Reasons for listening to music has as many variances as there are genres of it, but one thing is clear: it is rhetorical in nature and it has a message. There are certain recognizable melodies that hold special meaning to different people, but then there are those melodies that have the same meaning to a very large group of people like states or even nations.
This fact alone is enough to explore the hidden qualities of music and see what might be possible with the directed use of it for a specific purpose. For example, when your football team scores a touchdown, the band is not going to play a waltz, they are going to play something upbeat and exciting.
Just as this is true, it is also true that music has wellness properties to it. The first one to explore is rhythm. A very simple, but effective illustration of this is the song we learn as small children. Read the following lyrics and see how it makes you feel: ‘If you’re happy and you know it clap your hands.’
This is usually followed by two claps of the hands and gets children excited. In more sophisticated terms: it activates their minds and causes them to move around. My point is this: without the use of any musical instrument, the song will still get children excited.
Why? Rhythm. You put your right foot in, you take your right foot out, you put your right foot in and you shake it all about. These words also activate the energy in the little children. It is healthy for them to be active and if the songs make them move about they are getting exercise and thus the rhythm of the music is used for wellness. People are currently using in-the-moment music-making with rhythm instruments for the following types of events:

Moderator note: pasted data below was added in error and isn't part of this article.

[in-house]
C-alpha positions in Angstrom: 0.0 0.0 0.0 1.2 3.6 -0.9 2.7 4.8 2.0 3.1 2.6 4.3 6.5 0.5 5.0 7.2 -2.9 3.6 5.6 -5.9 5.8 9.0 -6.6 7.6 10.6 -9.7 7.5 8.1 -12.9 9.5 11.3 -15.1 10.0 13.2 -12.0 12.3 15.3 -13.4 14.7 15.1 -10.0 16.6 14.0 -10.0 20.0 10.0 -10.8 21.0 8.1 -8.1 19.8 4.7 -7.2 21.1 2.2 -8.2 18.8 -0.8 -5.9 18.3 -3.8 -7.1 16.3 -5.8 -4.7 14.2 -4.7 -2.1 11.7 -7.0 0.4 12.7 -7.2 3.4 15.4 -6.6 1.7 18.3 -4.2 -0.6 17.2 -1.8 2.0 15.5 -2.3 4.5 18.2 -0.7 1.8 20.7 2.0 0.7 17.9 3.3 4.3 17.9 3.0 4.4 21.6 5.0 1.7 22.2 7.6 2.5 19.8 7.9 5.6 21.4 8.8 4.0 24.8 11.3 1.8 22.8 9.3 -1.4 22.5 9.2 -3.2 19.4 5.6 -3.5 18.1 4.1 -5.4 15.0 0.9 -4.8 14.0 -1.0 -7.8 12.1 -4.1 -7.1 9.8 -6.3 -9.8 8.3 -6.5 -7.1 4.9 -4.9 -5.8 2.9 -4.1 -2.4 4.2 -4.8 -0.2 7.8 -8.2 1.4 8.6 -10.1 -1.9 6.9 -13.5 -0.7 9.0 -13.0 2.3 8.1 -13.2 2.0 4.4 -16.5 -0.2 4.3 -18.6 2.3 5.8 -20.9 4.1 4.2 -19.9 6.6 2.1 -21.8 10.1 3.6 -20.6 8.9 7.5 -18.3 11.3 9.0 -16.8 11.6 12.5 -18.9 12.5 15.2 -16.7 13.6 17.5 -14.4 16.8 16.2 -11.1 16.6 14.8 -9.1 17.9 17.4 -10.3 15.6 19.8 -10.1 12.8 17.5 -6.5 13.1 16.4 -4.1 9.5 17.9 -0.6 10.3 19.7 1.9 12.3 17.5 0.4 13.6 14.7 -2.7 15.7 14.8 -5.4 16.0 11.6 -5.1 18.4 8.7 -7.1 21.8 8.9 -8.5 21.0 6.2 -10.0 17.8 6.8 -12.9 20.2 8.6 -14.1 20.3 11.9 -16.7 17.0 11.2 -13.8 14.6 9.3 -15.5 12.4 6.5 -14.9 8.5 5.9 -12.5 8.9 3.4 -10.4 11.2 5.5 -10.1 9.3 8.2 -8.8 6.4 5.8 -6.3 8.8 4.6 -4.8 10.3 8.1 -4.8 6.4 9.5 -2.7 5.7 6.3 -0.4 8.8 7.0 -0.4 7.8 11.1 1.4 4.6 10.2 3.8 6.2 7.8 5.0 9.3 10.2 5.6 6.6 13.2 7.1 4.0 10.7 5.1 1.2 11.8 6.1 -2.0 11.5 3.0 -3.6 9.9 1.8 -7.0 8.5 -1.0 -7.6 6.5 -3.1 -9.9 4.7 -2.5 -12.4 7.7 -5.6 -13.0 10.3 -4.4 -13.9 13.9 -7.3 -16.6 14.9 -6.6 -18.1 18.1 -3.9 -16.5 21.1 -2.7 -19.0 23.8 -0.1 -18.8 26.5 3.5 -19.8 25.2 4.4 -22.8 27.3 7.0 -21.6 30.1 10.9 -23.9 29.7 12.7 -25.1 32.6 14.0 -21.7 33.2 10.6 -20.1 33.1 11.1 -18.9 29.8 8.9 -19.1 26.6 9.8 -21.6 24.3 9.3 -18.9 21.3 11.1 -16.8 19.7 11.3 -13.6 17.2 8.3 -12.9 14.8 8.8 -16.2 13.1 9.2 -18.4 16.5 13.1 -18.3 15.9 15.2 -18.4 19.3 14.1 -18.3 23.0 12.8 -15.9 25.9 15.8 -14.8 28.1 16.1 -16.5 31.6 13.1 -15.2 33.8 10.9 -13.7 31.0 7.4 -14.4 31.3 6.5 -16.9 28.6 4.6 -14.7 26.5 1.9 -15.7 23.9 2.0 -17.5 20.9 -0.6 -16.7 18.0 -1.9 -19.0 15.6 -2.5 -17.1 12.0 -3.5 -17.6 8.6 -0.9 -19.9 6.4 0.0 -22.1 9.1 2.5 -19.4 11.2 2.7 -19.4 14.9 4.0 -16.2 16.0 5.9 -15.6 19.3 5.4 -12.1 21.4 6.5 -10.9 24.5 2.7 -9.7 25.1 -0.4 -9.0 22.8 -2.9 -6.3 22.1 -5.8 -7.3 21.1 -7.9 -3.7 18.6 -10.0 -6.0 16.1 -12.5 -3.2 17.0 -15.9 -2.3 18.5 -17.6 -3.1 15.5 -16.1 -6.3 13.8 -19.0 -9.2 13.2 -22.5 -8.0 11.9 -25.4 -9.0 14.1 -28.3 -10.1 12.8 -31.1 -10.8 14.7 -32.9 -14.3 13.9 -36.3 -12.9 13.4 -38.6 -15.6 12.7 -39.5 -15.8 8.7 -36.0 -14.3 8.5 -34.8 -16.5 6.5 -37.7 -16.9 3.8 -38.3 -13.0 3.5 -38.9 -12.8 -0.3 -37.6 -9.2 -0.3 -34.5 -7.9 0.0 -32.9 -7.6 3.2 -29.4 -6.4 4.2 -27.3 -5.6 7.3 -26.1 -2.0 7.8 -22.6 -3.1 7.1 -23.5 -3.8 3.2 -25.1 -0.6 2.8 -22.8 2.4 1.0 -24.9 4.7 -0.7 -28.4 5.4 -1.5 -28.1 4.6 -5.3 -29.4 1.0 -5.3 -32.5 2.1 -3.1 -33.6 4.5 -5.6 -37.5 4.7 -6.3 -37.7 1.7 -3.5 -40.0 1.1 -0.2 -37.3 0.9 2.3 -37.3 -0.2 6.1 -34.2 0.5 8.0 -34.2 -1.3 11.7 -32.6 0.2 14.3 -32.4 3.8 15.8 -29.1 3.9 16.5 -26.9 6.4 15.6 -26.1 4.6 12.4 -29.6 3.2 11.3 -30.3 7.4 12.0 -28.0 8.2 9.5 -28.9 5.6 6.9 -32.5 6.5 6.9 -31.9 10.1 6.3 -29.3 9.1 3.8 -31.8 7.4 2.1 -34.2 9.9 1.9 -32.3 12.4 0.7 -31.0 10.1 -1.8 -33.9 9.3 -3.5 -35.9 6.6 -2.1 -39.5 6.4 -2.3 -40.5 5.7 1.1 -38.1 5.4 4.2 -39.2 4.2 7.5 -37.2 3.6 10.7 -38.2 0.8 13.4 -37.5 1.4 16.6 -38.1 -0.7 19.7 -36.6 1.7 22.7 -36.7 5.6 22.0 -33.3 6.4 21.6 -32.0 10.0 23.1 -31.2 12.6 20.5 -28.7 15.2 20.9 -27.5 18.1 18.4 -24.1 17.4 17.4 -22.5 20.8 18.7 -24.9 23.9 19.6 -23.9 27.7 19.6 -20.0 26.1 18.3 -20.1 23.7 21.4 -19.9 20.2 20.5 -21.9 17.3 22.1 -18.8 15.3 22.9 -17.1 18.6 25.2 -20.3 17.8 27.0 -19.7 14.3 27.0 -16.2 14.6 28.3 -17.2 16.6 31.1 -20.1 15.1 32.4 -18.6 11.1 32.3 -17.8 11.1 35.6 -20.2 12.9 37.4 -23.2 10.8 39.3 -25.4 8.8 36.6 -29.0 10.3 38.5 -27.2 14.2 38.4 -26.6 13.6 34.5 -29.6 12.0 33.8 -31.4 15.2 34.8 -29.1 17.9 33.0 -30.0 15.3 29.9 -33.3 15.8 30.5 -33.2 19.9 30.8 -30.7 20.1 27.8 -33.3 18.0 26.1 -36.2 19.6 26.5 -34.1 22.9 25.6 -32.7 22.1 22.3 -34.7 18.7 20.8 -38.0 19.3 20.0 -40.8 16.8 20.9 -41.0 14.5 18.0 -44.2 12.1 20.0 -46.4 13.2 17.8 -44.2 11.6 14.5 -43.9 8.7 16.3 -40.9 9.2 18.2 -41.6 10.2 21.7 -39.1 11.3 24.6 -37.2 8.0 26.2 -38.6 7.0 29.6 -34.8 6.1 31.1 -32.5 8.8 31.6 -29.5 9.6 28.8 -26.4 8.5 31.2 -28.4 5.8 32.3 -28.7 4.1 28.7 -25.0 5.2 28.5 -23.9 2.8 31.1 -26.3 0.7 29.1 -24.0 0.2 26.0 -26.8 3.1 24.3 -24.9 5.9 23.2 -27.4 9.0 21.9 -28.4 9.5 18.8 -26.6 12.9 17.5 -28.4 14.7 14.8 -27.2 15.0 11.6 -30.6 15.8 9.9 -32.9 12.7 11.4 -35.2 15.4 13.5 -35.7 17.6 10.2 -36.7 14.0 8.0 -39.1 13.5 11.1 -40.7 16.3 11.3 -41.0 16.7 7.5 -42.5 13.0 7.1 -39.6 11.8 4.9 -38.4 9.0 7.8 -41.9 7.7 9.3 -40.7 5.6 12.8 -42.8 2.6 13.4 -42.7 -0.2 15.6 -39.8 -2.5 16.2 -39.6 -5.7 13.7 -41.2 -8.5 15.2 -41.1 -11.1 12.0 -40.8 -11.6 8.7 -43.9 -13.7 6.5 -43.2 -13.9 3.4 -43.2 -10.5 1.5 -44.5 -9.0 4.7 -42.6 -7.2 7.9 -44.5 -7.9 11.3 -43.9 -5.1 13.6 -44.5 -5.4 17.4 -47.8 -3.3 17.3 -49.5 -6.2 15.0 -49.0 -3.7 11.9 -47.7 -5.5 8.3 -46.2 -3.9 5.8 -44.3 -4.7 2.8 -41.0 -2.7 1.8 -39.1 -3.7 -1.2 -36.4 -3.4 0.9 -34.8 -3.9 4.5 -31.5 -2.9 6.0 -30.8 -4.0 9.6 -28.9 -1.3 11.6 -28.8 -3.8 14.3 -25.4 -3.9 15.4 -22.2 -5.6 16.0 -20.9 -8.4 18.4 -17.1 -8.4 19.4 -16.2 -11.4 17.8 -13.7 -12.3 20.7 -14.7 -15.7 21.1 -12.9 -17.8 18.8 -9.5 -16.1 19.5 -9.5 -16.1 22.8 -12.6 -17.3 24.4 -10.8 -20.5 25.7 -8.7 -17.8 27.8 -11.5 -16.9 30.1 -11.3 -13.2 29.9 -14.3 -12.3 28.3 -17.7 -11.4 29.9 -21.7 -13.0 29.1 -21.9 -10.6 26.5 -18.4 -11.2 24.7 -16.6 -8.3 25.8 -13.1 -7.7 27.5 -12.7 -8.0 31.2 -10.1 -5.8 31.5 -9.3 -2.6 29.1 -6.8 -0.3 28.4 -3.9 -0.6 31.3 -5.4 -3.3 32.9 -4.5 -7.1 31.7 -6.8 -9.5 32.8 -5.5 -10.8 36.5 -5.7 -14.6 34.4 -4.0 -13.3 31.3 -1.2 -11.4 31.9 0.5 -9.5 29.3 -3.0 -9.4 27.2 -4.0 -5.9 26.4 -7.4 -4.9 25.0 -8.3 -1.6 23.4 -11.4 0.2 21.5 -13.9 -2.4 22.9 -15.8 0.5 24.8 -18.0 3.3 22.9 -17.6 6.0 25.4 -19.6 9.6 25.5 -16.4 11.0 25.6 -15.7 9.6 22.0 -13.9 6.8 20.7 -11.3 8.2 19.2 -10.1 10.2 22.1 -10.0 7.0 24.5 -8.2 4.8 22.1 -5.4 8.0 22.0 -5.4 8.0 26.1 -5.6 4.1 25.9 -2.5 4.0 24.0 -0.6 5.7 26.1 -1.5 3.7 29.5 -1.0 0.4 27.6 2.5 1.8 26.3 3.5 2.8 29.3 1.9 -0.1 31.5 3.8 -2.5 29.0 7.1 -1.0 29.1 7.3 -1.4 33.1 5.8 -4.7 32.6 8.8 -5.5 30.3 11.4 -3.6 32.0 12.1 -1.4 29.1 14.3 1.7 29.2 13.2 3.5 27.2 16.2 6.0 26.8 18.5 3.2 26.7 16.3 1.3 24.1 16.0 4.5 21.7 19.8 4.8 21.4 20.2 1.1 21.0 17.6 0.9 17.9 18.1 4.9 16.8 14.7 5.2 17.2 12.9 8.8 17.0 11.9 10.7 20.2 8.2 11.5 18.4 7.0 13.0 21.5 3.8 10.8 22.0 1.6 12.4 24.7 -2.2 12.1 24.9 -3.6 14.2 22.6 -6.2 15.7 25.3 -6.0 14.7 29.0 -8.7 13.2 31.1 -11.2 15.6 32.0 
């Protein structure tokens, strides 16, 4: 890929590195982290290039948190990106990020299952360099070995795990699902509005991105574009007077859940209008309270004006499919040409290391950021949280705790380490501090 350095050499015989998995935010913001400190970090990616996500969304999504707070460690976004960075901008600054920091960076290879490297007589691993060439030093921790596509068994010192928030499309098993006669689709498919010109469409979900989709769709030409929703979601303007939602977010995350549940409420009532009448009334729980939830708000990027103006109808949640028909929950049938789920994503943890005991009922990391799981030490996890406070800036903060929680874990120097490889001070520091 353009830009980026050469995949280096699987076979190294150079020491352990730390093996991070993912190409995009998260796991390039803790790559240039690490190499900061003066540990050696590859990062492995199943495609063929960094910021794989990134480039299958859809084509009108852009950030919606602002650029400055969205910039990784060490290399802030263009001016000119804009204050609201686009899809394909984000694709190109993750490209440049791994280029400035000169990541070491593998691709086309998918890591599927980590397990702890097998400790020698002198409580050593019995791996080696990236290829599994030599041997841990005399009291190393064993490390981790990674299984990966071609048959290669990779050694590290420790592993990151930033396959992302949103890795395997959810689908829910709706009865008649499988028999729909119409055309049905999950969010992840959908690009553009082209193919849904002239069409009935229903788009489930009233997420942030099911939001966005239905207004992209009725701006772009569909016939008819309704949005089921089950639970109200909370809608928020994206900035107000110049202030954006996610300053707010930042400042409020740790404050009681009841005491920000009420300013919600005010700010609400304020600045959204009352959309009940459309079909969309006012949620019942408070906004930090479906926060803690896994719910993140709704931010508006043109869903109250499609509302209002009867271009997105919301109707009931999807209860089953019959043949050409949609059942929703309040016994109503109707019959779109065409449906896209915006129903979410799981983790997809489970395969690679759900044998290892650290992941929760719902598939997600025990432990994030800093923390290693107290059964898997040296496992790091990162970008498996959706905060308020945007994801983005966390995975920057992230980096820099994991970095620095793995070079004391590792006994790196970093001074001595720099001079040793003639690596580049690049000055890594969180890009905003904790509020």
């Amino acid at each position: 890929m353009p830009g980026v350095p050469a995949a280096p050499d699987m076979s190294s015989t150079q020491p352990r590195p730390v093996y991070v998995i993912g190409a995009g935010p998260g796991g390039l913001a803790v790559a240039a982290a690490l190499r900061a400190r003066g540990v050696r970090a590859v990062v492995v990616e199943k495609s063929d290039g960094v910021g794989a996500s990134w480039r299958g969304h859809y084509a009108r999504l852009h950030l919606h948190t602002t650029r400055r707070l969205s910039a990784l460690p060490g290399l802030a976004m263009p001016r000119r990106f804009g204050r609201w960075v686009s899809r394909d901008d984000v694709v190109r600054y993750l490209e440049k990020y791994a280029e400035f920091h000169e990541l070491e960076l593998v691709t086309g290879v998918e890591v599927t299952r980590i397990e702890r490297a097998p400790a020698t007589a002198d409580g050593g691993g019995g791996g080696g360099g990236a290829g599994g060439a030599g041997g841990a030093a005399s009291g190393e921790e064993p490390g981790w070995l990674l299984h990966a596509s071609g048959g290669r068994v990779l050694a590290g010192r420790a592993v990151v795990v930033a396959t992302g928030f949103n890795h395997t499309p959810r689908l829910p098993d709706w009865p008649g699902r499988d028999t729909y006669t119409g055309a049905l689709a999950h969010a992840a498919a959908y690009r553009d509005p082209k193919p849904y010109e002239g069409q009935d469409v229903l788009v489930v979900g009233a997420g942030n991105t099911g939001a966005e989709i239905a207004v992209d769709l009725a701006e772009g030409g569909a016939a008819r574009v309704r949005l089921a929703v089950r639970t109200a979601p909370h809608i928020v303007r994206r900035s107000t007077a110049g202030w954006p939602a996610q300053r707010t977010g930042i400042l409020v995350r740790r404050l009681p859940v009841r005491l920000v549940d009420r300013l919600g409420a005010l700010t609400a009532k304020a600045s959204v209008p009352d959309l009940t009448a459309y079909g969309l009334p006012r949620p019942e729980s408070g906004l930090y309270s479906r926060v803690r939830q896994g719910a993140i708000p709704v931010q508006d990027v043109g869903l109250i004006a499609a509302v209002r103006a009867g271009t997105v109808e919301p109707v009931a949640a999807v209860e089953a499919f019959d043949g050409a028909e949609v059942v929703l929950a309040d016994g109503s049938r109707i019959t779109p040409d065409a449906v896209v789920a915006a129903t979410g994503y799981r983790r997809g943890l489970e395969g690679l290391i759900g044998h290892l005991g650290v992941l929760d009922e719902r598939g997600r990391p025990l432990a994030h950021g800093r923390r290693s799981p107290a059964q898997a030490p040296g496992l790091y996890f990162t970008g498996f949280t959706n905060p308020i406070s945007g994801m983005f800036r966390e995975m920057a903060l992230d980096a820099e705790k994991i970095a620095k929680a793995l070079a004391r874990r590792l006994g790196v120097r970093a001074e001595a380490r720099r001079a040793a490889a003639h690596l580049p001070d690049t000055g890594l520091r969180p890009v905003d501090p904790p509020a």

· Childbirth…Birthdays…Weddings…Funerals and Memorials
· Private Parties… Fundraisers…Corporate Trainings
· Children’s Day Camps…Youth-at-Risk Programs
· School & University Programs…Professional Conferences
· Wellness Fairs…Healing Circles…Men’s and Women’s Retreats
· Well-Elderly Programs…Assisted Living Centers
· Retirement Communities…Senior Community Centers
· Spiritual Gatherings & Celebrations…Meditation Services
· Community Festivals of all types (circles4drumming.com).
Musical traditions were founded upon the principles of rhythm and have added many ‘flavors’ to the music tradition. Funk is one of those flavors. This is a good example because a term used by Mayor Nagin of New Orleans to encourage its people to get back to what the city was known for before Katrina, namely a particular type of music called ‘Funk.”